Like clockwork, you can count on seeing Girl Scouts and their famous cookies this time of year. Whether your coworker is selling for their child or you see them in front of the grocery store, Girl Scout cookies are a staple of American culture. For more than 100 years the Girl Scouts have made the yearly iconic cookie sale a success, all the while having fun and developing life skills.
The first inkling of this great tradition started around 1917 just 5 years after the start of the organization. The Mistletoe Troop in Muskogee, Oklahoma baked cookies and sold them in the local high school cafeteria as a service project.
By 1922, special recipes were being shared for the various troops to use. The cookies were packaged in wax paper bags, sealed with a sticker and sold door to door for a whopping 25-35 cents per dozen!
Over the next 2 decades, marketing and business took over and the Girl Scouts were soon selling commercially baked cookies. Soon after, they were labeled as ‘Girl Scout Cookies’ and the iconic trefoil shape was solidified. After the war, cookie sales picked up and some 14 bakers became licensed to help in the effort.
The 1950’s saw the expansion from 1 variety to 3 (Sandwich, Shortbread and Chocolate Mint, now known as Thin Mint). And with the growth of shopping malls, the girls had yet another avenue to sell the delicious bites.
During the 1960’s, cookie sales increased dramatically and the licensed bakers began wrapping the boxes in printed aluminum foil or cellophane to protect freshness. The Chocolate Mint (i.e. Thin Mint) variety was a clear favorite along with Shortbread and Peanut Butter Sandwich.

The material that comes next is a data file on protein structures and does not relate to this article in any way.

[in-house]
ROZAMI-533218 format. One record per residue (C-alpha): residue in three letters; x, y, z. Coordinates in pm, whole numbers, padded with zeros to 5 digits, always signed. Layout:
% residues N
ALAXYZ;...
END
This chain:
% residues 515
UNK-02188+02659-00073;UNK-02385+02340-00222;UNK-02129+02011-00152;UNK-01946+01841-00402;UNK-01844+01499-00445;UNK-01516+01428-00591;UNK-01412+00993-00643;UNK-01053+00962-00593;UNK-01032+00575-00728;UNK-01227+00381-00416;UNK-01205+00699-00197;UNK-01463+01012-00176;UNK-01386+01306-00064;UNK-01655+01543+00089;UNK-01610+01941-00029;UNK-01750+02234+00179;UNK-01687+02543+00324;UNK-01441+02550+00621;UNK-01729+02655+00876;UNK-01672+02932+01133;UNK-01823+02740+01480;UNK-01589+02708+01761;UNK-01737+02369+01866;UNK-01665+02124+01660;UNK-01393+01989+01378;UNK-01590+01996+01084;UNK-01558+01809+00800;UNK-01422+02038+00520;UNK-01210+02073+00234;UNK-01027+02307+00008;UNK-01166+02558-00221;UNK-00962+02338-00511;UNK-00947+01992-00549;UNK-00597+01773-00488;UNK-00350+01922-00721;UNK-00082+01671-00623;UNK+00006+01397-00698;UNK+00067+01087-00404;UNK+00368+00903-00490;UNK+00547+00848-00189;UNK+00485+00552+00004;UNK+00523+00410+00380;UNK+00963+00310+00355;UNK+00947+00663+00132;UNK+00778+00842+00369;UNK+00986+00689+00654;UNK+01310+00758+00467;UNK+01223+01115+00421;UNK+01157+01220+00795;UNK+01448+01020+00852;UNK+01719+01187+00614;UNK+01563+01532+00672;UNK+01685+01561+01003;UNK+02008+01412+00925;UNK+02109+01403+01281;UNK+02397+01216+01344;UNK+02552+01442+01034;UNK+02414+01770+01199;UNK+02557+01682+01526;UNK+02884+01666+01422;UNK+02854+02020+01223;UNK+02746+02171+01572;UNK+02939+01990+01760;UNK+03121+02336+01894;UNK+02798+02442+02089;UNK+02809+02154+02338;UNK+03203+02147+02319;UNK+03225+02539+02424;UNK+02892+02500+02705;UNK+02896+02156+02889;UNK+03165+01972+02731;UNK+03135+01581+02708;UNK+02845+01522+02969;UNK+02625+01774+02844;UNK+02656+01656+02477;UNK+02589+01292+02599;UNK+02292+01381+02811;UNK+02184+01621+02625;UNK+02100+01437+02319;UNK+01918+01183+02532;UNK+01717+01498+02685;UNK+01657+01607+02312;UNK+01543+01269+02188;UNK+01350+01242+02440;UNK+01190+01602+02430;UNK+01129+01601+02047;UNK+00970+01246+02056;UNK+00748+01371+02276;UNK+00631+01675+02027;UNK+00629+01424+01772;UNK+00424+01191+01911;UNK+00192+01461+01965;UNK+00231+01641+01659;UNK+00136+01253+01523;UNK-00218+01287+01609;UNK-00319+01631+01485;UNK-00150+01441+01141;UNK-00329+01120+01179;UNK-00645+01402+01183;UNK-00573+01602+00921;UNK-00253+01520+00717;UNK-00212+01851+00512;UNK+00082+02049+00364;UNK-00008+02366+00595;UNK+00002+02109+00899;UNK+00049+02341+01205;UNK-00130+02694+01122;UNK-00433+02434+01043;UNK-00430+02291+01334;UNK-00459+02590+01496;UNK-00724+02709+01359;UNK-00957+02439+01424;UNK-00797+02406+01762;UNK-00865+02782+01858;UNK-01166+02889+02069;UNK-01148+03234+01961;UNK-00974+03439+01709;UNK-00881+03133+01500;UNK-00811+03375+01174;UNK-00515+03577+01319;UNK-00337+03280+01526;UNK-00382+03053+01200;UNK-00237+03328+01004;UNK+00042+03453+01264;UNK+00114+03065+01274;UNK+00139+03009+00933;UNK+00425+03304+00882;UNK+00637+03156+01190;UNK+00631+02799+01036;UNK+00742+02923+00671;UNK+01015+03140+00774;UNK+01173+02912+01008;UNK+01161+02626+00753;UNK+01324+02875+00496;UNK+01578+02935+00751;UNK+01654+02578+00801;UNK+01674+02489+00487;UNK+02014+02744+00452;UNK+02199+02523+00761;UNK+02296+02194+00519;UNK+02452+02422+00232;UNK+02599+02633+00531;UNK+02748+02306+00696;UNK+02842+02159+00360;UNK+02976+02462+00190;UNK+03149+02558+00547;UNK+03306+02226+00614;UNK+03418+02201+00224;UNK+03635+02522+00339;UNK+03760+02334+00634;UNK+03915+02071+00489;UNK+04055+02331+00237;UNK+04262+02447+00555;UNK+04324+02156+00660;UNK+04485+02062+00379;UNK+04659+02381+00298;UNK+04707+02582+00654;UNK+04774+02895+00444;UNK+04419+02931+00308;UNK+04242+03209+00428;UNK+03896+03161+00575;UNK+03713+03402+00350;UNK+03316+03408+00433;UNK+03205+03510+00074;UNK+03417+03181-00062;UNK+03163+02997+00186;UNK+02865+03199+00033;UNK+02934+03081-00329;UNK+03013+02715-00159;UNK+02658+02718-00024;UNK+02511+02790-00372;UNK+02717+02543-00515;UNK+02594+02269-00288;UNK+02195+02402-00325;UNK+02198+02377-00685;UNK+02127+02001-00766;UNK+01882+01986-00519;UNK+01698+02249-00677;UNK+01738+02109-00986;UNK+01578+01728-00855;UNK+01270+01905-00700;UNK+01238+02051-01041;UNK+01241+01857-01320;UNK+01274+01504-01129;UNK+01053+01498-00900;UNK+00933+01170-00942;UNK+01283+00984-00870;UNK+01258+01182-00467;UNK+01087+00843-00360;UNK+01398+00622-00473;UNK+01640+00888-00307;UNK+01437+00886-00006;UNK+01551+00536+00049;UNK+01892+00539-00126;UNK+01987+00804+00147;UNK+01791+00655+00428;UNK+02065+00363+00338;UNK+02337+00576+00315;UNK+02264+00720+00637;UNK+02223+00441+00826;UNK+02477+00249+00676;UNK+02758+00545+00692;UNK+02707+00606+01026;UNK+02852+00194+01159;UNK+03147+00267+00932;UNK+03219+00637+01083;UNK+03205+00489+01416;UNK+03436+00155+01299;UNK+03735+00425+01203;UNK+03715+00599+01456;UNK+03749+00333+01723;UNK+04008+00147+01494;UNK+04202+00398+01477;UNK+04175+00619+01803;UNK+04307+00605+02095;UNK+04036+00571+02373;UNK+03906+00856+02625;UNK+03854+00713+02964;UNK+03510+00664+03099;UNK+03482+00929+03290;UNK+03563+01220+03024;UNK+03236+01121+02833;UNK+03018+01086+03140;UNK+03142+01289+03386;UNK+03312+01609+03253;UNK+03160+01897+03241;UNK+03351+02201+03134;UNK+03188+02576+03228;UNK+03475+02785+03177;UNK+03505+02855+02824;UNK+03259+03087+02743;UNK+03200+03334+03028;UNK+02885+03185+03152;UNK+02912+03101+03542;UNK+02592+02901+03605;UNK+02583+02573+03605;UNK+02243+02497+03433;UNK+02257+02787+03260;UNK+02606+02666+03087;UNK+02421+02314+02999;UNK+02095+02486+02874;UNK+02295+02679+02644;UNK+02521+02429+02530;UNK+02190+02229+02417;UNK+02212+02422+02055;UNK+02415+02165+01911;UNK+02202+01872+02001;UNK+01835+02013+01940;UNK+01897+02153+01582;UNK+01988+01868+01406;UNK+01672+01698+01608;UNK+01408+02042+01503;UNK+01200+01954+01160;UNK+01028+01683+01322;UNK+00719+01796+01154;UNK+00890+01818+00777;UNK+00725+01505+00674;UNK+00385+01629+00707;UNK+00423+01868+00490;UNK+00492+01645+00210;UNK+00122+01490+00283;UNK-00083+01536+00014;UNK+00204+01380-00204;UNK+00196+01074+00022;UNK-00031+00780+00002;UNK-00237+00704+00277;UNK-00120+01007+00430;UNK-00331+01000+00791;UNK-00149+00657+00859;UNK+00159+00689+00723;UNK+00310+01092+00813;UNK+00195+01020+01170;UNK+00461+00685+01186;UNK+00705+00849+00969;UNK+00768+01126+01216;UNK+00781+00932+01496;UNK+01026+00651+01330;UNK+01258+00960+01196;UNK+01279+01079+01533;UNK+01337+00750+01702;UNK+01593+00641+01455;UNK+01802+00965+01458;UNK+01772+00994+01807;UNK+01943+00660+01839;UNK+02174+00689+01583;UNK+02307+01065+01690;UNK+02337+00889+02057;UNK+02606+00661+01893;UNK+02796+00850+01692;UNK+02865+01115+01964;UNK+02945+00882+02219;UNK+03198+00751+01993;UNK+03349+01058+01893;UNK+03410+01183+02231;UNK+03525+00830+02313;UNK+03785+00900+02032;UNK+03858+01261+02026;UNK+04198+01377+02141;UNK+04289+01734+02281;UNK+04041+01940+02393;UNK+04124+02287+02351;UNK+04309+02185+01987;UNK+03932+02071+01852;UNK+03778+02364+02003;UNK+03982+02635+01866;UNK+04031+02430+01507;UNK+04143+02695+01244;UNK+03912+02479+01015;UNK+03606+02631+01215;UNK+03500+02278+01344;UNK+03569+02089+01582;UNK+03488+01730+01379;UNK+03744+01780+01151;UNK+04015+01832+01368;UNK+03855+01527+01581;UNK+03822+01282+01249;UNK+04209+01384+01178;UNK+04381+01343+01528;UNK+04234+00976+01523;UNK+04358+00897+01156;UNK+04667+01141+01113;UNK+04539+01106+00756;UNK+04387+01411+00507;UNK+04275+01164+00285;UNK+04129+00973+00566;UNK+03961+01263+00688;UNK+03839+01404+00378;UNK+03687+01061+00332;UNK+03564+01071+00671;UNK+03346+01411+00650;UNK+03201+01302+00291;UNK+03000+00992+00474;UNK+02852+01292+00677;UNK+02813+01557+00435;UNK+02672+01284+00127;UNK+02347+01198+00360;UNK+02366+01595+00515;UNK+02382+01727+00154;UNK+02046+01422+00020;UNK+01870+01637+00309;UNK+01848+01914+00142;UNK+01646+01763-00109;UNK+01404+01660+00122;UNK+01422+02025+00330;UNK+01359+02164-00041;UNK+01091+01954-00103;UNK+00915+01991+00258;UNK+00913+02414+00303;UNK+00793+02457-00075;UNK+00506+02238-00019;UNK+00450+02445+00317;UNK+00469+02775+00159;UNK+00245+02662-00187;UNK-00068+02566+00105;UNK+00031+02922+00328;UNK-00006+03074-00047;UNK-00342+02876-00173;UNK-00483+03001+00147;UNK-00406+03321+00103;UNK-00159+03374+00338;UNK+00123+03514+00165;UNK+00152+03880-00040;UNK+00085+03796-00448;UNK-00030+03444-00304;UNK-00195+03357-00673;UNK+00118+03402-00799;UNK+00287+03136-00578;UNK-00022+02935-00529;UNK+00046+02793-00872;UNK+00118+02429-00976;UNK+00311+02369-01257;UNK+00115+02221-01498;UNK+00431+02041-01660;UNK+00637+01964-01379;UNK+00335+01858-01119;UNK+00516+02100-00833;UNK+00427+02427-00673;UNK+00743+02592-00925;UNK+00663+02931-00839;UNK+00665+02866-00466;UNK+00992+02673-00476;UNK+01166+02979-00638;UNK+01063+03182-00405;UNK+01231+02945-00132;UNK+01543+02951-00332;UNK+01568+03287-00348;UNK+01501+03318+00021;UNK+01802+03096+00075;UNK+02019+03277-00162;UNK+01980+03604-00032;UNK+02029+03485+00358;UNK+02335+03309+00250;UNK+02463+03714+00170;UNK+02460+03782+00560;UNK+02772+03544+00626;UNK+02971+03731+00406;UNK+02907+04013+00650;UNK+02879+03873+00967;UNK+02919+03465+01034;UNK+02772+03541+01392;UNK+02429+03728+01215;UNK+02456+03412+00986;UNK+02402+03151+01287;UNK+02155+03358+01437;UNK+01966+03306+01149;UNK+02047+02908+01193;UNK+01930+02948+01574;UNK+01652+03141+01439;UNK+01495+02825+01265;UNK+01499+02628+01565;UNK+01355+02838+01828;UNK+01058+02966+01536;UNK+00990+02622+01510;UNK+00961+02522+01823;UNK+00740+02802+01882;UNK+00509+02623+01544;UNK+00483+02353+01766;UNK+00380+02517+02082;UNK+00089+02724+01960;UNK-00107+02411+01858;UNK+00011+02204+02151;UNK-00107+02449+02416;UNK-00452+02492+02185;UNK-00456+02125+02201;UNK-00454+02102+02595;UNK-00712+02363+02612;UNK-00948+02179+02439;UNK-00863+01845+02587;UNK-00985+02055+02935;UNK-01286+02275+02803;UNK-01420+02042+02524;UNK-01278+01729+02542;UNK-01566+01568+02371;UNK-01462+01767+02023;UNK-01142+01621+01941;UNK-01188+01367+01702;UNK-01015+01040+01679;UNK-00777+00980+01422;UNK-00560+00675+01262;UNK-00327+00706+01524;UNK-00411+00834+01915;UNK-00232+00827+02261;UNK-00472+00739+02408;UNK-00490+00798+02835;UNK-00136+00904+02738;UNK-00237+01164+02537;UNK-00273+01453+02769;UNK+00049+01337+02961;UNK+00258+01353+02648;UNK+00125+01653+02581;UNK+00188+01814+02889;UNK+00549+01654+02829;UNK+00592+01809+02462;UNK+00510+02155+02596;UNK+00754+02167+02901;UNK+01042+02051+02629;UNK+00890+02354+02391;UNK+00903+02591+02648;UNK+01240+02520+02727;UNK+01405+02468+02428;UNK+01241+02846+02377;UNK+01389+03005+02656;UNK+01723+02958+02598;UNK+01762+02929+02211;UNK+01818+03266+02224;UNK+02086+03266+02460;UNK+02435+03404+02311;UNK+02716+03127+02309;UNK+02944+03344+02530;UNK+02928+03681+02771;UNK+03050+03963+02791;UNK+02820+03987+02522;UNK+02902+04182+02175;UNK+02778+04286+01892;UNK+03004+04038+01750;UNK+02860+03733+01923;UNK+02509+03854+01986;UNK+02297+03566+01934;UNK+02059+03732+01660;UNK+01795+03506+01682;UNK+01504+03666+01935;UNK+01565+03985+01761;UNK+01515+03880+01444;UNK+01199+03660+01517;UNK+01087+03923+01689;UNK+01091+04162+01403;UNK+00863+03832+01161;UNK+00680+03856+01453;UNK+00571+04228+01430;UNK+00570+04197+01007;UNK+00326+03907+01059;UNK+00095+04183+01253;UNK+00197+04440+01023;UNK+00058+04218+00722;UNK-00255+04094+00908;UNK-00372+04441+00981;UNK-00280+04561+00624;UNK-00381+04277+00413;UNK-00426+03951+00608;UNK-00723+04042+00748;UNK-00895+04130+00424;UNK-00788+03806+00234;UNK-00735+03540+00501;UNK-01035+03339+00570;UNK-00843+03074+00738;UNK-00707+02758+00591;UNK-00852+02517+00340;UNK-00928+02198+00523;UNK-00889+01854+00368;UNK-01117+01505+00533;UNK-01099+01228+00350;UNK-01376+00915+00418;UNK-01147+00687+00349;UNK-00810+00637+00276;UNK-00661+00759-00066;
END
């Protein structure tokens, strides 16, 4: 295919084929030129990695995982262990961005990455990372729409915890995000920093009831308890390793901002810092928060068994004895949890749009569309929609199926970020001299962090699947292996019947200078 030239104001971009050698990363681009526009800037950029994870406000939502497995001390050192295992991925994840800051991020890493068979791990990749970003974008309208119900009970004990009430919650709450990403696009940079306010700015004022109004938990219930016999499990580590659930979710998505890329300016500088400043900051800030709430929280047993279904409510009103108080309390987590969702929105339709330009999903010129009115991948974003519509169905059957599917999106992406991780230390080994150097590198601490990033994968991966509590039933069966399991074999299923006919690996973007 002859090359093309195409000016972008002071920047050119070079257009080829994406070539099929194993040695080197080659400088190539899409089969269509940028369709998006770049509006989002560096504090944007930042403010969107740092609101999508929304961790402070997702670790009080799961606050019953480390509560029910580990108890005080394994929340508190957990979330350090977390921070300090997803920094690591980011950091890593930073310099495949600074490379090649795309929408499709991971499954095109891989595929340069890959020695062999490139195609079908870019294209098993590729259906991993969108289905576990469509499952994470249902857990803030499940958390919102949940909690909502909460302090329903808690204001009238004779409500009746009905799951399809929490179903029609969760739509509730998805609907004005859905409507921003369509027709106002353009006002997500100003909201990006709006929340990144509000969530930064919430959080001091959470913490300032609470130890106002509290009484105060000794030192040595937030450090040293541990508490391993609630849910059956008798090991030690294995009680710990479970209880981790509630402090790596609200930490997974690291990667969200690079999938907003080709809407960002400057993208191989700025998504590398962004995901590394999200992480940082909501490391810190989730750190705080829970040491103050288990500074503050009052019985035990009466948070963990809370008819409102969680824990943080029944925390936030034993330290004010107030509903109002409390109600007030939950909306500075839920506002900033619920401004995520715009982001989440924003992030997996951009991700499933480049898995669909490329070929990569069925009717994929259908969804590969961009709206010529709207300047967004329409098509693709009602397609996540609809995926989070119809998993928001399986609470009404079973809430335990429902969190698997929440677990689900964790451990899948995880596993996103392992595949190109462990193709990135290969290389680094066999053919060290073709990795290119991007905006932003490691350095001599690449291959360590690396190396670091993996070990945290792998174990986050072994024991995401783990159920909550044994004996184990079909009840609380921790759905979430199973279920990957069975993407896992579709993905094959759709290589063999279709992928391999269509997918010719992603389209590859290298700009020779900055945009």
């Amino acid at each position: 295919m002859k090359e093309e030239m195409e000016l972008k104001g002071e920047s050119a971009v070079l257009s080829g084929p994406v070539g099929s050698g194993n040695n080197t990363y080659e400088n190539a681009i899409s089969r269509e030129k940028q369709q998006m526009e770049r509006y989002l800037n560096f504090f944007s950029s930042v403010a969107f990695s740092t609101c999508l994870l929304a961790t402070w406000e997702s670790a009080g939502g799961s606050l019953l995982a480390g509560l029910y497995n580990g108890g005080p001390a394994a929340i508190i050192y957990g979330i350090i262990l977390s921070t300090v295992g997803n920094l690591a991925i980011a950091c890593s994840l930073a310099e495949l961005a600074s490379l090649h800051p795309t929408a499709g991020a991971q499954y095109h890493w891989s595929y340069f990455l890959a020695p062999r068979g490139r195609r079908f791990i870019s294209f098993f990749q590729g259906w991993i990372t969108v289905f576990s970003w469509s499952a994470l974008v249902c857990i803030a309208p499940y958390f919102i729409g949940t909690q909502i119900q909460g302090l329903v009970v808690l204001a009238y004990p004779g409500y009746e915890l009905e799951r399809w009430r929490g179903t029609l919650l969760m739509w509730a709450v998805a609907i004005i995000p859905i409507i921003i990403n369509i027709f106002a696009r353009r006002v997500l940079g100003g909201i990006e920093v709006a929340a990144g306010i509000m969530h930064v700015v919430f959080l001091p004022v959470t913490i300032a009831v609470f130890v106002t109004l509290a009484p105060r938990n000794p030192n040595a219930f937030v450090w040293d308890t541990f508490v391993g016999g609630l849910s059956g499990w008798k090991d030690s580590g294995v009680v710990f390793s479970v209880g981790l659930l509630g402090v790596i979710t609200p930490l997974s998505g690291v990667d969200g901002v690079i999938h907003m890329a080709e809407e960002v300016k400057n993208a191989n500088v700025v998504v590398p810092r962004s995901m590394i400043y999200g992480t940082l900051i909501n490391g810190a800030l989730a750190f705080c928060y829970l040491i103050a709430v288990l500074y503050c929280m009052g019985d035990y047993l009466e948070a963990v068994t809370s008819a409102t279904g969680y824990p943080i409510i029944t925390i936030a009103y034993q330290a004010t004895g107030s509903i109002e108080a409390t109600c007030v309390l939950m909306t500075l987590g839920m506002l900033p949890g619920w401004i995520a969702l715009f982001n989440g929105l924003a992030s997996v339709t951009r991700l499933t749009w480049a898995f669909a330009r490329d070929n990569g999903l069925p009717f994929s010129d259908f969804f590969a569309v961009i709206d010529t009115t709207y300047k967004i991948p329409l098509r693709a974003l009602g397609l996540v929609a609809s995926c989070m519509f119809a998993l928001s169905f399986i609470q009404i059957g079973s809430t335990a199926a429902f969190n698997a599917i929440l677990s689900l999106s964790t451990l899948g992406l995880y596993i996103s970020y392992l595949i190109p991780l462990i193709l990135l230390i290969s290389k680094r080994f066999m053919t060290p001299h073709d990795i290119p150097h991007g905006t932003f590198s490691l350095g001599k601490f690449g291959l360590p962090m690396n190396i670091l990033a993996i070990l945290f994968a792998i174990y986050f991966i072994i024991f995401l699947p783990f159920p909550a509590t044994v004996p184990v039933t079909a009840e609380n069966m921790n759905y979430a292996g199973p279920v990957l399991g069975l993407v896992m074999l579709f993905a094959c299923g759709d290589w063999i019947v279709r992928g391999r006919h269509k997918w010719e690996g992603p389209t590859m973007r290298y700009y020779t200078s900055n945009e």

In the late 70’s, the number of bakers was streamlined to four to ensure quality, cost and uniformity in packaging and distribution. For the first time, all boxes featured the same design. And in the early 1980’s, the cookie names were solidified to what we know today—Thin Mint, Do-si-dos (i.e. Peanut Butter Sandwich) and Trefoils (i.e. Shortbread). They also expanded their inventory options to include four other flavors. Finally, in the late 1990’s eight varieties were available, including low-fat and sugar-free selections.
Since 2000, Girl Scout cookies have continued to become a financial engine for the organization as they moved to selling them digitally rather than door to door. Girl Scout Cookie Weekend was established and gluten-free varieties were introduced. The latest tasty treat to be delivered was in 2017 and paid homage to smores by the campfire.
As packaging continues to morph and sales continue to expand, it is no wonder that The Girl Scouts of America get much due credit in helping to teach our young women many life skills they would not otherwise be exposed to. With only 2 officially licensed bakers now (Little Brownie and ABC), Americans are excited to enjoy the flavorful goodness and share opinions on their favorite. Early Spring just would not be the same without it!